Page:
28th Dec2017

Digital Shorts: ‘Gunbird’ Review (Nintendo Switch)

by Phil Wheat

In DIGITAL SHORTS we review some of the latest video games that are only available digitally (at least in the UK), in a short-form review format. In this edition we take a look at Gunbird, a port of the classic shmup now available on the Nintendo Switch from Zerodiv.

gunbird-switch-screen

I distinctly remember the first time I came across Gunbird, it was on one of those “discount games” racks that used to proliferate non-game stores across the UK during the tail-end of the Playstation 2 era. You know the ones – games released by the likes 505 GameStreet, Grabit and Xplosiv. In fact Gunbird was released in a special edition – containing arcade editions of Gunbird 1 and 2 on the PS2 – by Xplosiv, back in 2005. At the time I was a latecomer to Sony’s second console so I was snapping up all the budget titles and 2nd-hand games I could find that interested me. Hence buying a copy of Gunbird: Special Edition one weekend from the local Wilkos.

And I still own that game today. You see unlike a lot of titles I never sold, rebought, sold and rebought Gunbird: Special Edition (something I tend to do with ALL my stuff). Yet even I couldn’t resist snapping up this new Nintendo Switch iteration of Gunbird – after all, Nintendo’s hybrid console is easily my favourite way to play games AND it’s swiftly becoming the home for shmuop this generation; so it only seems fair to give one of my favourite shmups a test-drive on the Switch.

Of course this is not the first Psikyo shmup that Zerodiv have brought to the Switch, earlier this year we had the awesome Strikers 1945 port that set the standard for vertical shmups on Nintendo’s handheld. It also showed how such games would work on the console – with a traditional “mid-screen” playing field in widescreen, and a superb TATE mode when turning the Switch vertically and disconnecting the joy-cons; and this port of Gunbird, thankfully, uses the very same gameplay modes.

[SIDE NOTE: Pair up an external controller, such as Nintendo's own Pro Controller or Game Devil's Trident Pro-S Controller, and TATE mode becomes even better, taking the shmup experience to a whole new level on the Switch!]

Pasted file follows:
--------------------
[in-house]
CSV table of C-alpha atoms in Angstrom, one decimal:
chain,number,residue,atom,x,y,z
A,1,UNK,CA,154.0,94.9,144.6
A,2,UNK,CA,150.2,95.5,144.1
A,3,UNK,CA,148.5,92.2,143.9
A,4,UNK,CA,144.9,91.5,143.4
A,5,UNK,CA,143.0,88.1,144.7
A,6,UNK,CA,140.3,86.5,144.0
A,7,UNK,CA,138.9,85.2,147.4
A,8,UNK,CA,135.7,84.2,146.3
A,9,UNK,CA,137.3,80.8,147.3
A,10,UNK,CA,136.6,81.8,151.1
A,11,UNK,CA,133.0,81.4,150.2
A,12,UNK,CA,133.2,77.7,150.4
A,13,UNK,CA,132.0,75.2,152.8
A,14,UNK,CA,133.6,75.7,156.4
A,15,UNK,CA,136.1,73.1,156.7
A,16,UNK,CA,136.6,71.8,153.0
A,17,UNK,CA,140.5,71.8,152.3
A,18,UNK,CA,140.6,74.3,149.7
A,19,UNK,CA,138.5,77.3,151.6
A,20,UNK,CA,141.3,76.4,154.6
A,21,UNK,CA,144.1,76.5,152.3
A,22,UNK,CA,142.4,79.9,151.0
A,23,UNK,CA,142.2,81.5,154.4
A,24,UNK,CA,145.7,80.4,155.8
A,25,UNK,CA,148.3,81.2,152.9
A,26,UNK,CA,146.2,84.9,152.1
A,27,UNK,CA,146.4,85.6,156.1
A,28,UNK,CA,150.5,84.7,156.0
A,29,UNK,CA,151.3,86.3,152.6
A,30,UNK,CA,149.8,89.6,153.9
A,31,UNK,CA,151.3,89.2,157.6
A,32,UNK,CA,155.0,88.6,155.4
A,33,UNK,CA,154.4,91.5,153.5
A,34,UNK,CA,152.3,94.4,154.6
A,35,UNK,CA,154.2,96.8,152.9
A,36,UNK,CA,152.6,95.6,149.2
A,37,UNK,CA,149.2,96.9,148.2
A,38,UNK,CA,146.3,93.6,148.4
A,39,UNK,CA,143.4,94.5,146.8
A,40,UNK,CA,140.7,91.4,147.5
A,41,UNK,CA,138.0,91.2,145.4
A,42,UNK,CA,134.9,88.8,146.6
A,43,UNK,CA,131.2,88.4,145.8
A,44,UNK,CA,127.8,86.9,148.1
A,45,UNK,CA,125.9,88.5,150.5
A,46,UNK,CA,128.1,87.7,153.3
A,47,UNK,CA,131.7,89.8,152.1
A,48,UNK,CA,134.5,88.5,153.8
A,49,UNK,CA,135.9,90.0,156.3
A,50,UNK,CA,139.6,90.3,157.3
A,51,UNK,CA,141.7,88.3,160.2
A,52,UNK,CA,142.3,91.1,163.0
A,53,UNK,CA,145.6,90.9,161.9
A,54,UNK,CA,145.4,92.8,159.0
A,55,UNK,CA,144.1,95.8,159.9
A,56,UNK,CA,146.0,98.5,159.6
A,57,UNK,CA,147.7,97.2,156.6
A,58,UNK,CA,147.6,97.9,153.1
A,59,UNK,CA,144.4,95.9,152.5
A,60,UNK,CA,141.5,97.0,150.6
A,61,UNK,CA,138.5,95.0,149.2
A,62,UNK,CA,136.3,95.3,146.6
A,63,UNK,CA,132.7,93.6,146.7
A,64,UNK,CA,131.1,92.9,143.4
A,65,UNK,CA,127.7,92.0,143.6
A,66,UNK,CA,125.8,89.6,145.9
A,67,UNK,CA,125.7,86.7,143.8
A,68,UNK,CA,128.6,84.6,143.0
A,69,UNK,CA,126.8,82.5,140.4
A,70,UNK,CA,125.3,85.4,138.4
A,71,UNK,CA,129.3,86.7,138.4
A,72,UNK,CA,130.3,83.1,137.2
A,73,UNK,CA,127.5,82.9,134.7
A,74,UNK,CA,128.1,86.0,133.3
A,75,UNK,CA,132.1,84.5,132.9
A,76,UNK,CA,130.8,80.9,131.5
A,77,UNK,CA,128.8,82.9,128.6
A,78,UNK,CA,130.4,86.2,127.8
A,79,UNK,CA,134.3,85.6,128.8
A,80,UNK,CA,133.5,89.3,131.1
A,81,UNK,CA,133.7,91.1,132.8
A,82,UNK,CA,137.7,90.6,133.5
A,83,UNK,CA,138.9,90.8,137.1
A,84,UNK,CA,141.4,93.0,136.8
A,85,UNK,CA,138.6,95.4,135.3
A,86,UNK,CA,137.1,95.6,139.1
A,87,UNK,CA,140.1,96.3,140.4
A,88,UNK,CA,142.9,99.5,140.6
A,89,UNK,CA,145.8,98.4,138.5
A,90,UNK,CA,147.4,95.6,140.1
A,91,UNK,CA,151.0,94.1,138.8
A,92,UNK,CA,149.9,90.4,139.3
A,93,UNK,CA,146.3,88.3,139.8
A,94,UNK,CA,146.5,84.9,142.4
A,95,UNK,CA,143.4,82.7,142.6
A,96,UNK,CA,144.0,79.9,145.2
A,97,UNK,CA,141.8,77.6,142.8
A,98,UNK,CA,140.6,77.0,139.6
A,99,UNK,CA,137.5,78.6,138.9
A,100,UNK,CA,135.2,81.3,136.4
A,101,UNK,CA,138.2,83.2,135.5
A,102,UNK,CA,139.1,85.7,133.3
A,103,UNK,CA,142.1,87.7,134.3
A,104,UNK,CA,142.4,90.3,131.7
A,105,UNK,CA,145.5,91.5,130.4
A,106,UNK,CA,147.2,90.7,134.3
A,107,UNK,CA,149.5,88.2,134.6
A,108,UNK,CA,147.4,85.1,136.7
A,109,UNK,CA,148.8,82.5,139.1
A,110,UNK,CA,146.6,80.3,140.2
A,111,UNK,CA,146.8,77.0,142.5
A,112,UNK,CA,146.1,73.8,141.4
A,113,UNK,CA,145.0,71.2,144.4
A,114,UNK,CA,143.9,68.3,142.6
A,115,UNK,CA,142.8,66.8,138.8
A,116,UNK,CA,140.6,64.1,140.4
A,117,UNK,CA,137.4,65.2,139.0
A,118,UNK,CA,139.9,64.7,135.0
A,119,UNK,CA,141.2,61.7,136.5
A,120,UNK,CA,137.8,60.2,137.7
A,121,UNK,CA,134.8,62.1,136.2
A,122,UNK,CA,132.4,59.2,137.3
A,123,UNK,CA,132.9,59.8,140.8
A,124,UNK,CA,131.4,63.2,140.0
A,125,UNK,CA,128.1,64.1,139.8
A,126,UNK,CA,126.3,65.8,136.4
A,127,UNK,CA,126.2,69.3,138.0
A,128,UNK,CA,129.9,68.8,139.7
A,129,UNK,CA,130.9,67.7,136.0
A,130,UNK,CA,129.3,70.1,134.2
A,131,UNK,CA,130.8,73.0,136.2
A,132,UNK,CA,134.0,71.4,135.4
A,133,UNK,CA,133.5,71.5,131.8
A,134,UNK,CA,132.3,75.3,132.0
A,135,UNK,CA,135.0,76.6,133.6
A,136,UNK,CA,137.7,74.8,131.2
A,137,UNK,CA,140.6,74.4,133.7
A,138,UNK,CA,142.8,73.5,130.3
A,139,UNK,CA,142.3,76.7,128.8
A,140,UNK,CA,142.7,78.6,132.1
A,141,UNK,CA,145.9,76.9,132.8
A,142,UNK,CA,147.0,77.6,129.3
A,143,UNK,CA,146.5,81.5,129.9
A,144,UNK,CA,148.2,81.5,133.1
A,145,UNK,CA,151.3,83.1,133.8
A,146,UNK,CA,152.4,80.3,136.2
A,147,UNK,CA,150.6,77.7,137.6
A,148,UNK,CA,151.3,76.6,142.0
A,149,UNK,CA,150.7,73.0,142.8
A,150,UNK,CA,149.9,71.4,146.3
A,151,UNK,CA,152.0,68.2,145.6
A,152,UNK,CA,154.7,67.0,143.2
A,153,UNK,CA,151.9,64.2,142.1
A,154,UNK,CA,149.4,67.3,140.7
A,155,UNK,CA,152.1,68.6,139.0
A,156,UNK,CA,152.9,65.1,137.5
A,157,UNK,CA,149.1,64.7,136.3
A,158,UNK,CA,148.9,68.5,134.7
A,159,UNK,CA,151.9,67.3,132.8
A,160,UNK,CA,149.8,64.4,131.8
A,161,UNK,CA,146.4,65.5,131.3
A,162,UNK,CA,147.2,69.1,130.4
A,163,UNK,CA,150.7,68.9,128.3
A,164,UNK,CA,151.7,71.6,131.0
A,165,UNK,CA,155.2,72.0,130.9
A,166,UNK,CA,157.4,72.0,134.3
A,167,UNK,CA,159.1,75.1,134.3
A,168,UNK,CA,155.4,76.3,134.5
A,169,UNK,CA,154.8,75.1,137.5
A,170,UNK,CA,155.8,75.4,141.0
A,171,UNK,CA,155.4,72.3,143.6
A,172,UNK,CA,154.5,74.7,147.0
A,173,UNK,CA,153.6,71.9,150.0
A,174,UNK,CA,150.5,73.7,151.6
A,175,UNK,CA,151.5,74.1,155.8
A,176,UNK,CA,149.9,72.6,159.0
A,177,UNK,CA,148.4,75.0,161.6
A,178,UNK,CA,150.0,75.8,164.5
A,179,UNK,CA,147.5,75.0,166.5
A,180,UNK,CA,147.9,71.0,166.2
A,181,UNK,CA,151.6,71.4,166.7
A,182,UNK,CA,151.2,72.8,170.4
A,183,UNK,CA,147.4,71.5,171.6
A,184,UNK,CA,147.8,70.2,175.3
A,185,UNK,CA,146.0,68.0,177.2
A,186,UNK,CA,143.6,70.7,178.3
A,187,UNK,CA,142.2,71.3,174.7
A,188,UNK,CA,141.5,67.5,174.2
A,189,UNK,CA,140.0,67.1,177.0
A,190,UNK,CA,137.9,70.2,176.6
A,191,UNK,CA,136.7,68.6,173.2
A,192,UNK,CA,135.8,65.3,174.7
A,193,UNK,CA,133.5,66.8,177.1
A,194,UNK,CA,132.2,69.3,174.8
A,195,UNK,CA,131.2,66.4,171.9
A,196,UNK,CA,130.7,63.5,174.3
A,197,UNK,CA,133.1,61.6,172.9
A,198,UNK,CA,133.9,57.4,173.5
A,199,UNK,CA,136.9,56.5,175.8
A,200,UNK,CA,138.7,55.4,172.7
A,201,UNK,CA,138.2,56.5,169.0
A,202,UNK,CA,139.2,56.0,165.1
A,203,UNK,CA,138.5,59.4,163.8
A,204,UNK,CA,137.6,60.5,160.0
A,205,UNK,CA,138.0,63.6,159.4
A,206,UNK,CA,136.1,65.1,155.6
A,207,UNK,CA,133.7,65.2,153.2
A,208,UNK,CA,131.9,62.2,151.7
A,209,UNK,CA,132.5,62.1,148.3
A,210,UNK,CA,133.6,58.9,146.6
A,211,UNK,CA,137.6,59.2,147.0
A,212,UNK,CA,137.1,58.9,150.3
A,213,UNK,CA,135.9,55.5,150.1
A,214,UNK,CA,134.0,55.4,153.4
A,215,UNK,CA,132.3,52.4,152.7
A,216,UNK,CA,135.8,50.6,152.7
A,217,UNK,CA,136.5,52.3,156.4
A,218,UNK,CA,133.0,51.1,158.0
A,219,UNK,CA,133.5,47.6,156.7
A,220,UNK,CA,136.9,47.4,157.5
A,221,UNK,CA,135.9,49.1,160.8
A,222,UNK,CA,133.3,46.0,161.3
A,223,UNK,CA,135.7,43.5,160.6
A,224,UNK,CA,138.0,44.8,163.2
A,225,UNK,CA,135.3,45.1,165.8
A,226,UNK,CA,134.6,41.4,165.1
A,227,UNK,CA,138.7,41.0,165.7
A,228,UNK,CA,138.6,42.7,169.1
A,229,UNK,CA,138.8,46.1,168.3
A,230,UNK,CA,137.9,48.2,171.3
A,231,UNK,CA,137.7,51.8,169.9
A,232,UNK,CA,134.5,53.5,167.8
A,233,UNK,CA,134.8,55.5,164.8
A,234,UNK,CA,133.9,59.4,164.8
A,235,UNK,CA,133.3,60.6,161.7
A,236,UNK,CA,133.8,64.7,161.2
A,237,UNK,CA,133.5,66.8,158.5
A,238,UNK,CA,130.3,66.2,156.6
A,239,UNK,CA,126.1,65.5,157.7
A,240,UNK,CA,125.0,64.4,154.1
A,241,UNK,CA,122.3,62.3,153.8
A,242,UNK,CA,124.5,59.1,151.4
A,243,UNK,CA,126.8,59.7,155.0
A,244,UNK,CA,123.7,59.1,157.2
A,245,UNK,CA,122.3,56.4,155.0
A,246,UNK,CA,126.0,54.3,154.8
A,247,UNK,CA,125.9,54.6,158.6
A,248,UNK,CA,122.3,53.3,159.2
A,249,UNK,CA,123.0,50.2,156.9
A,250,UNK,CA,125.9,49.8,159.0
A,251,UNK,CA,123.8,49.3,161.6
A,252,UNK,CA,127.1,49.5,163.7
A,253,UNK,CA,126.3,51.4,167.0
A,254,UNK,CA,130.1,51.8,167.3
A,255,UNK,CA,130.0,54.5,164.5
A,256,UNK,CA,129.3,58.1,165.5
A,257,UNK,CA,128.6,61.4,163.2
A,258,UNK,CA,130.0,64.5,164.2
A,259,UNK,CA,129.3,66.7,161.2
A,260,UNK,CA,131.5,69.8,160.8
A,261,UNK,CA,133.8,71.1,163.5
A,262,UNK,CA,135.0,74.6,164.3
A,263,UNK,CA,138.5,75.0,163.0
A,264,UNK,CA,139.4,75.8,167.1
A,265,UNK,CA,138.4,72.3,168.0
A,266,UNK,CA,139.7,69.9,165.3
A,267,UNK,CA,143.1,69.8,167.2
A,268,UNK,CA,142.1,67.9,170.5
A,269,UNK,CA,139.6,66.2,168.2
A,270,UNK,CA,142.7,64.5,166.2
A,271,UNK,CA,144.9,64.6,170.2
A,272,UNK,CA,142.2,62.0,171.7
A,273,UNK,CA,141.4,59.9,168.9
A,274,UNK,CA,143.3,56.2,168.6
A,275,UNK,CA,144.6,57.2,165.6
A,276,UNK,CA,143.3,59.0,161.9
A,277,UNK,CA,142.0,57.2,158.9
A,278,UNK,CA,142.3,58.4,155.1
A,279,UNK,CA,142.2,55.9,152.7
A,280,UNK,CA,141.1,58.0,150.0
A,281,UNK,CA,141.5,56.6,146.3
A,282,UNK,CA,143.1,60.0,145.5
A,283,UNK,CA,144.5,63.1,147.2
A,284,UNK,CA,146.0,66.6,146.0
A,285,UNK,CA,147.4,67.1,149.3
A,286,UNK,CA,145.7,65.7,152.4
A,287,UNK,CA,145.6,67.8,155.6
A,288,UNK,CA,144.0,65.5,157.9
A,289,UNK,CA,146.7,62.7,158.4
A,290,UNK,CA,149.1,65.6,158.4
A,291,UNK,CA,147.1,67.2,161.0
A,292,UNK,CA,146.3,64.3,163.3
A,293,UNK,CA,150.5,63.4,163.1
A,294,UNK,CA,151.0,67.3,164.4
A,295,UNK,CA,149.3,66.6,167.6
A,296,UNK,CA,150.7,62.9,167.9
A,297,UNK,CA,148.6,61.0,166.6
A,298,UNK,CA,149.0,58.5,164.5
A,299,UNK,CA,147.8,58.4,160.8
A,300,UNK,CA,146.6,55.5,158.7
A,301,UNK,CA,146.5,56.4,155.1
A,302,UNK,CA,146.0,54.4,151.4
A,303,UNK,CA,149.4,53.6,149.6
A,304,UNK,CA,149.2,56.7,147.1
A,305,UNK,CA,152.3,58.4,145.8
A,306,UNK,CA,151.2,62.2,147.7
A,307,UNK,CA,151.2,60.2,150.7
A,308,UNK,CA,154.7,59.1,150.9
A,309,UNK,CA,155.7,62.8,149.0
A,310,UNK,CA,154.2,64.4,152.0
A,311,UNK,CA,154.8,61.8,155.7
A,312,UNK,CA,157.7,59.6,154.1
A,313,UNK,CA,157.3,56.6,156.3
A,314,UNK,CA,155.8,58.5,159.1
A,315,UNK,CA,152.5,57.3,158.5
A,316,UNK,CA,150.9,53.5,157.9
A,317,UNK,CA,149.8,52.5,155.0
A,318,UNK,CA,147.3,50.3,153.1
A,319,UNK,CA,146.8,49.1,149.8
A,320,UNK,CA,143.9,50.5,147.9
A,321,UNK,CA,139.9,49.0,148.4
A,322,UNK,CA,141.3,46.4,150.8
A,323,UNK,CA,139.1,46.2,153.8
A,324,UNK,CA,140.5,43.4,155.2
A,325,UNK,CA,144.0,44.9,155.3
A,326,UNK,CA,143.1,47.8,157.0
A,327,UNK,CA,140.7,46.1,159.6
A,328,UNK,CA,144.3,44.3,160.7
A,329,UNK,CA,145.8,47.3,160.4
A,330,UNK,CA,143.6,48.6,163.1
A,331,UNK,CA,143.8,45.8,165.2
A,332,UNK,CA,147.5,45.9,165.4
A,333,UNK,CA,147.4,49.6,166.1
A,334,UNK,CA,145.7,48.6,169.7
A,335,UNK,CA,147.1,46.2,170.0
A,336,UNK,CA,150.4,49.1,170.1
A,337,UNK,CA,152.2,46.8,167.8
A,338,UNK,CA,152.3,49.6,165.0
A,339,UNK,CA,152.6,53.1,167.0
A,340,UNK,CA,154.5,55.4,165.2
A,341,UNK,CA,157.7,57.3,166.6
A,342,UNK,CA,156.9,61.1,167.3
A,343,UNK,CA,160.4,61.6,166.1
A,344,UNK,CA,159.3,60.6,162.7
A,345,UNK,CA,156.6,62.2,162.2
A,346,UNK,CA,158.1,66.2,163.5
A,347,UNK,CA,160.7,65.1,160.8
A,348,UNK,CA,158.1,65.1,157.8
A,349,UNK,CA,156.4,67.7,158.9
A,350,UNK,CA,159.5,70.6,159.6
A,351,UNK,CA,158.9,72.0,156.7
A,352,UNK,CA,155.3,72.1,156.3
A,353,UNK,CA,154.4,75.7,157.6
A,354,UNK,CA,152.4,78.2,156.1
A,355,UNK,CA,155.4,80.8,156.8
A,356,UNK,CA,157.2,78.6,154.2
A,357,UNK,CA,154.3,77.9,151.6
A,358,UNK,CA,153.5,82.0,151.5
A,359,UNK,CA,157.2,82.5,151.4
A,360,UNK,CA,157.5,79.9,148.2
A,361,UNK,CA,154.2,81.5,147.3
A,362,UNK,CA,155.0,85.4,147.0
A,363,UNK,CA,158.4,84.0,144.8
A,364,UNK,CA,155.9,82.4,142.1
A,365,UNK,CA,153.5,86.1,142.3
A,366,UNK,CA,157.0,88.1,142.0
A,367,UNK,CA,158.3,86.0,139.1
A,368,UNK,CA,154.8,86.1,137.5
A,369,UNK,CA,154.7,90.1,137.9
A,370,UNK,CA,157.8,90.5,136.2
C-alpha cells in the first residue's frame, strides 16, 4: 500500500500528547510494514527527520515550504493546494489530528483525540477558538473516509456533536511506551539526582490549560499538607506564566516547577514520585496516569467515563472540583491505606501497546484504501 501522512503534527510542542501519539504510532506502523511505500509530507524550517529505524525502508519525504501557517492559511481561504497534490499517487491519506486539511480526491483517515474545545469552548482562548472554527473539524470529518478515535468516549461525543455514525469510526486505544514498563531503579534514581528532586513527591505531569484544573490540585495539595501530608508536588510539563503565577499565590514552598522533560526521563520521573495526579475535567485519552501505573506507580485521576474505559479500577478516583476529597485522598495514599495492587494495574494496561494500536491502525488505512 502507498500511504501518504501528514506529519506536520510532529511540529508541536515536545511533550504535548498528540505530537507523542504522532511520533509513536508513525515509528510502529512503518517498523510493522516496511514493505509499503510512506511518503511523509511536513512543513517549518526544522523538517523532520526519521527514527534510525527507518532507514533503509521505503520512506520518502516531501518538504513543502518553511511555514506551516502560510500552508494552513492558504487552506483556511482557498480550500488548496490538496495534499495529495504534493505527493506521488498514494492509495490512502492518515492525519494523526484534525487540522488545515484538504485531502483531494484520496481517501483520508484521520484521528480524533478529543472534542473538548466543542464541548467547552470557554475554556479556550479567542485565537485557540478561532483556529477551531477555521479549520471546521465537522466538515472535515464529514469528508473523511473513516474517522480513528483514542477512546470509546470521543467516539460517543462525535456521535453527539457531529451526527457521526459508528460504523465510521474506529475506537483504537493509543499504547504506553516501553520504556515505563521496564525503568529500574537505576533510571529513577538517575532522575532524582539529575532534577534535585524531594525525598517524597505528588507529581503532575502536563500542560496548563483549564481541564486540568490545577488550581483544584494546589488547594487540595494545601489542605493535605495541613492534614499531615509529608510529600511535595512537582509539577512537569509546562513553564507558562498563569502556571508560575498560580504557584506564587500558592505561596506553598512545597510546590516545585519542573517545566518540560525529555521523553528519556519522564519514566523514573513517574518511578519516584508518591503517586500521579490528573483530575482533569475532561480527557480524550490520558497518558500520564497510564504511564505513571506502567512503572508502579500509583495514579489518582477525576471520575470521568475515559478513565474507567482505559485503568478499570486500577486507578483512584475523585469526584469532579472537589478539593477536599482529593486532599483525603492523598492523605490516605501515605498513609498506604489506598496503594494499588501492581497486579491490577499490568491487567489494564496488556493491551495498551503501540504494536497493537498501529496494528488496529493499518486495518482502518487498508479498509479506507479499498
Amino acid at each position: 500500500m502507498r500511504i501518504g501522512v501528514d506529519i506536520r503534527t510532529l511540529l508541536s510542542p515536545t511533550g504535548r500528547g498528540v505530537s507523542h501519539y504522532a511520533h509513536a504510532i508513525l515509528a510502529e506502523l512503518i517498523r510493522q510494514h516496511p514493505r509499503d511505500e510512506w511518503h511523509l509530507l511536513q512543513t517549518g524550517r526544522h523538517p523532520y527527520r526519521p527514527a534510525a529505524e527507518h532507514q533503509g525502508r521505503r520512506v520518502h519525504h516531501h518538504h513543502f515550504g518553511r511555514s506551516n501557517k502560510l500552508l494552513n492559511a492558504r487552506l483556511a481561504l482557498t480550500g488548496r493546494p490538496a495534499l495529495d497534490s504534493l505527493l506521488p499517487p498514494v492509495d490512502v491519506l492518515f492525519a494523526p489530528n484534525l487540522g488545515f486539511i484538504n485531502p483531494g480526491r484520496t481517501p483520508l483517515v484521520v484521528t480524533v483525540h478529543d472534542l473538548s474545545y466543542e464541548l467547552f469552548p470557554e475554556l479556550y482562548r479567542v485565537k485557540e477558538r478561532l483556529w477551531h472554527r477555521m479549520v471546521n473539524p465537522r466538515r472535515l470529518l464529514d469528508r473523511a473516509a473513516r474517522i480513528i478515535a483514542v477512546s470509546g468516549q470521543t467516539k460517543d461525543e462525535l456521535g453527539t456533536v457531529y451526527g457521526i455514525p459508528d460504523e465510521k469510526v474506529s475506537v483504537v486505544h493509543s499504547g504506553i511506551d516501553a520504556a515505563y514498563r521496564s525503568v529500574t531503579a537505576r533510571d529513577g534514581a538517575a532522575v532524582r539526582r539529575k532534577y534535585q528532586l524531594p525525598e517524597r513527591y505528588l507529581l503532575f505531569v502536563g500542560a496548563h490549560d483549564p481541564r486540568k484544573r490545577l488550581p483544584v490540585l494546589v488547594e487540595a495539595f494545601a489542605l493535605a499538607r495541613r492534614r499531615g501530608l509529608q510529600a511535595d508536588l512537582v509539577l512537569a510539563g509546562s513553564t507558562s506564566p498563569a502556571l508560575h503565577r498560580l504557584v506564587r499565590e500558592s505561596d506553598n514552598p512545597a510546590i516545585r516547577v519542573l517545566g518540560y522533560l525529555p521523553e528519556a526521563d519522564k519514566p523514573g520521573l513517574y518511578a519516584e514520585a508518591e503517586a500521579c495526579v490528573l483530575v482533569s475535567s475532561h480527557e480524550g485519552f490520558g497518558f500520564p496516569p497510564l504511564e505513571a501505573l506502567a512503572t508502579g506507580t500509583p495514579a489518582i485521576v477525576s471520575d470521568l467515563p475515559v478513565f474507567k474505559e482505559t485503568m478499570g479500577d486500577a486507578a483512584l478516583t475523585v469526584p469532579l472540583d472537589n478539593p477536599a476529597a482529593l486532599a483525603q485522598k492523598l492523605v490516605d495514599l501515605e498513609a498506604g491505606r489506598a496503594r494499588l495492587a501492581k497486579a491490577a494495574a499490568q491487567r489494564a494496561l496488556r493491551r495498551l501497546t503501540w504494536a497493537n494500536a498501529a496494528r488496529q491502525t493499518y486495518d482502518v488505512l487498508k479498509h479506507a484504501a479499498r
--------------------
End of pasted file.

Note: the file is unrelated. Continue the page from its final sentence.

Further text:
Again, like Strikers 1945, controls in Gunbird are kept to the basics: one button is for rapid fire and the other launches your bombs – and you’ll REALLY need you bombs if you’re playing on the games harder levels – this is one unforgiving game, not quite a bullet-hell blaster a la Bug Princess or Espgaluda but there’s still plenty of challenge, with enemies appearing in the debris of other enemies, trees moving away to reveal huge vehicles hell bent on destroying you. You know the usual… and although I did say Gunbird is not quite a bullet-hell shooter, should you complete the game (which is entirely possible with the option of a huge NINE lives and unlimited continues) then you can play through again in a mode that is set to destroy you the minute each level begins, filling the screen with enemeies and bullets alike!

Thankfully completing the game is one of the major highlights, with multiple endings for each character and for single player and two-player modes. Speaking of which, the two-player game is fantastic in TATE and docked mode alike – with the real challenge being who can kill the most enemies and get the highest score rather than actually getting through the game!

With a choice of three characters (with witch Marion being a personal favourite), the usual weapon upgrades – including a fantastic scattershot – Gunbird is a superb example of the genre and an essential purchase for Switch-owning shmup fans.

**** 4/5

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